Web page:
CATHOLIC NEWS OF THE WEEK . Saturday, 9 December 2017

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Buddhist monks baulk at losing political status

COLOMBO (UCAN): The powerful Buddhist monks of Sri Lanka have unanimously decided to oppose any changes in the constitution or even amending the existing one, something that Father Nandana Manatunga, the director of the Human Rights Office Kandy, points out that the president, Maithripala Sirisena, promised in his election campaign.
 
The current constitution recognises Buddhism as the foremost religion in the country and the council of monks, including the Mahanayaka Thera that regulates clergy in majority Buddhist countries, said after a special council meeting there is no need to draft a new constitution.
 
The senior monks came to their collective decision following discussions held on July 4.
 
The government has converted parliament into a constitutional assembly and a committee was appointed to gather public opinion on drafting a new constitution in 2016. The committee has already presented its final report to the government.
 
The president made an election pledge to make changes to the current constitution, including electoral reforms, as well as restructuring the executive presidential system and devolving power.
 
The existing constitution was formed with a unicameral legislature, an executive presidential system and with Buddhism recognised as the foremost religion, but people in the street and rights advocates have urged the government to draft a new constitution that would include electoral reform and a permanent political solution with the minority Tamil people.
 
The Tamil community has said it is not happy with the existing constitution, as it does not address Tamil political grievances and it does not have faith that ethnic reconciliation can be achieved without rewriting the existing constitution.
 
Cabinet spokesperson, Rajitha Senaratne, said that the government would work on a new constitution giving the minority Tamil people greater autonomy in keeping with the promises made during the general and presidential elections.
 
He said in a media briefing on July 5 that 6.2 million people voted for them to change the current constitution.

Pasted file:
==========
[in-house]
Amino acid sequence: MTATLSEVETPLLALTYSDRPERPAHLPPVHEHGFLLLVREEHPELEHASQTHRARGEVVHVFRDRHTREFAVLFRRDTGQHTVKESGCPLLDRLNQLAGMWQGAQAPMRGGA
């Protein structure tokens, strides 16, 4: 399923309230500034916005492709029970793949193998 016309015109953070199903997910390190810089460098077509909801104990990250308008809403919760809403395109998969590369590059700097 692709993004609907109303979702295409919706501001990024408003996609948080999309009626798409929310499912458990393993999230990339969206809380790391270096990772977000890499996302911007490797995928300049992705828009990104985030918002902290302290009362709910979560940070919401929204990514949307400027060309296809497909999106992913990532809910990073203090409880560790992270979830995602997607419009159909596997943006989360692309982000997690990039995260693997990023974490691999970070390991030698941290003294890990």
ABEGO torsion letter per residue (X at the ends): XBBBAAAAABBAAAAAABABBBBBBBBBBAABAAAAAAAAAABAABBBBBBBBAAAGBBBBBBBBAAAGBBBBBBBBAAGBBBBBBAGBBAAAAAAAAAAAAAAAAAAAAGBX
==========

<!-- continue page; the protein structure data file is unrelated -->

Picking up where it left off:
Father Manatunga stresses that the president and the government were elected by people expecting them to fulfill their promises.
 
“The presidential candidate was elected by the people to change the constitution. If the constitution is not changed none of the national issues can be solved and we would be back to zero,” Father Manatunga said.
 
He also pointed out that the current charter is anti-people and has paved the way for the dictatorial forms of governance that the country has witnessed over the past decades.
 
Sri Lanka is a multi-ethnic and multi-religious country. Buddhism is the main state religion under the current constitution.
 
Close to 70 per cent of Sri Lankans are Buddhist, with Islam, Hinduism and Catholic making up the other major religions. In terms of ethnicity, about 75 per cent of Sri Lankans are Sinhalese and about 15 per cent Tamil.
 
The current constitution was drafted in 1978 and has been amended 19 times. The former president, Mahinda Rajapaksa, also pledged to enact a new constitution, but did not do it.
 
“The 1978 constitution is anti-people and paved the way for a dictatorial form of governance,” Father Reid Shelton Fernando, a human rights advocate and former chaplain of the Young Christian Workers in Colombo, said.
 
“In the presidential elections held on 8 January 2015, the majority of the people gave their consent by stating that there should be a new constitution,” he said.
 
The United Nations Human Rights Council has advised the government to devolve more power to the provinces.
 
M. Devaraj, a Tamil rights advocate, said that the Tamil people will suffer and continue to protest if the constitution does not address minority issues.

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